People who have survived the Ebola virus are being told not to have sex indefinitely, or to always use a condom, because of a new risk.
People who survived Ebola were previously told by the Centers for Disease Control and Prevention to wait for three months before engaging in sexual intercourse, reports Mashable.
The CDC recently updated its guidelines to read:
"Scientists know that the Ebola virus can stay in semen even after recovery and are studying to determine if Ebola can be spread through sex. Because sexual transmission of Ebola cannot be ruled out, Ebola survivors should not have sex (oral, vaginal or anal) until more information becomes available. Those who do have sex should use a condom correctly and consistently every time they have sex."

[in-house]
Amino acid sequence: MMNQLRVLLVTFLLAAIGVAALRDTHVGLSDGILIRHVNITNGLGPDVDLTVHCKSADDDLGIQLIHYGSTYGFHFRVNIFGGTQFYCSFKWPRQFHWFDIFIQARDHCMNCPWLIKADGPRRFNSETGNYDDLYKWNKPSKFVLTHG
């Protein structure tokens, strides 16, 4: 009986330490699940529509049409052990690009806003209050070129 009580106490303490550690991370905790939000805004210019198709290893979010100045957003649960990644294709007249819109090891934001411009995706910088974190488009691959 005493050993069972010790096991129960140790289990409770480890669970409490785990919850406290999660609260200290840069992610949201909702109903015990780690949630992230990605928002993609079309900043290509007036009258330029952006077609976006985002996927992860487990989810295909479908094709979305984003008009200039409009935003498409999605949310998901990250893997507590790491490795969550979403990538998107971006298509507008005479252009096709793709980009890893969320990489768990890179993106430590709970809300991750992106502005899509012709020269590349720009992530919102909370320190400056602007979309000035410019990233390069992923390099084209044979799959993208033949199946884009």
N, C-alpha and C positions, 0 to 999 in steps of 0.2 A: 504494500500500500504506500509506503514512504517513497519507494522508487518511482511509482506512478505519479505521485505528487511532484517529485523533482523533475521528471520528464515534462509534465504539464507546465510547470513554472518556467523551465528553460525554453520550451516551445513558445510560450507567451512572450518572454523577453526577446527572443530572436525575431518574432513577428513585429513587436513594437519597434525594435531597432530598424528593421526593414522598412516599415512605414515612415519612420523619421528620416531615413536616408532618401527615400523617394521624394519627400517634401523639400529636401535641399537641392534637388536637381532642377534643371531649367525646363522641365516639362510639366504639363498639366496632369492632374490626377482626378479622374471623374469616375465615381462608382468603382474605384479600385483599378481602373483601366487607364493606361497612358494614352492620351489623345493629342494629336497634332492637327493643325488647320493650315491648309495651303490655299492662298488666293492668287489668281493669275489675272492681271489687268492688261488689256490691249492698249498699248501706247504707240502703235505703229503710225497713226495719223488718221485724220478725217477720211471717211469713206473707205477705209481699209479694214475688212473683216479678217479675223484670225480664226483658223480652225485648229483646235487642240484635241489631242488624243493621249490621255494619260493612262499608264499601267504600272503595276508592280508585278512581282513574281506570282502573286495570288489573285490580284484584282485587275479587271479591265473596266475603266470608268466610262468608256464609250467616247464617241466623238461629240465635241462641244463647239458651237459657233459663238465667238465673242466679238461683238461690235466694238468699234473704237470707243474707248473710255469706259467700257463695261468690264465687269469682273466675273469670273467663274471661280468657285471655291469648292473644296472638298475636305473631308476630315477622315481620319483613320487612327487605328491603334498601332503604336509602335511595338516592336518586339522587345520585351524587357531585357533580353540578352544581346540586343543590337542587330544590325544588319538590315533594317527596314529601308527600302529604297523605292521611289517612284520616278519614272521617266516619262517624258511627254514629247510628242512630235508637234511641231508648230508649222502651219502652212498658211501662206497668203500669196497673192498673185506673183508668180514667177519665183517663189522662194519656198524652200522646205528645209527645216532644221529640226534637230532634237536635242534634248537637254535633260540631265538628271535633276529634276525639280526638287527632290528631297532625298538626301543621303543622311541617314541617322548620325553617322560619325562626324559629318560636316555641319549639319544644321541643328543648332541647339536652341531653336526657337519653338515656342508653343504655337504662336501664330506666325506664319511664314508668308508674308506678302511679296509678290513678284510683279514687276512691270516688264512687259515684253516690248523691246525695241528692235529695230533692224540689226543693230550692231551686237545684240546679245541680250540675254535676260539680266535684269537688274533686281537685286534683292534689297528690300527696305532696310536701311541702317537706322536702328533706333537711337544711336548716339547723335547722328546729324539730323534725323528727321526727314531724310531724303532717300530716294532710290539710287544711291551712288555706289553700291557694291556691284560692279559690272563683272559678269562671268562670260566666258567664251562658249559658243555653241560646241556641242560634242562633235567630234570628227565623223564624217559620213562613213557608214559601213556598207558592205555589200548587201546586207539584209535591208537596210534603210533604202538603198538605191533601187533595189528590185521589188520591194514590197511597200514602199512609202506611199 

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The World Health Organization and the Liberian government have recently made similar updated statements because of a possible new case.
According to The New York Times, "(A) Liberian man who recovered from Ebola might have transmitted the virus to his female partner many months later. Ebola genetic material was found in a semen sample the man provided 175 days after he developed symptoms, 74 days longer than ever before found in a survivor."
While available information appears to point to the sexual transmission of Ebola, it is not absolutely conclusive. CDC, WHO and the Sierra Leone's health ministry are planning to study Ebola survivors to see how long traces of Ebola last in the body after being eradicated from the blood.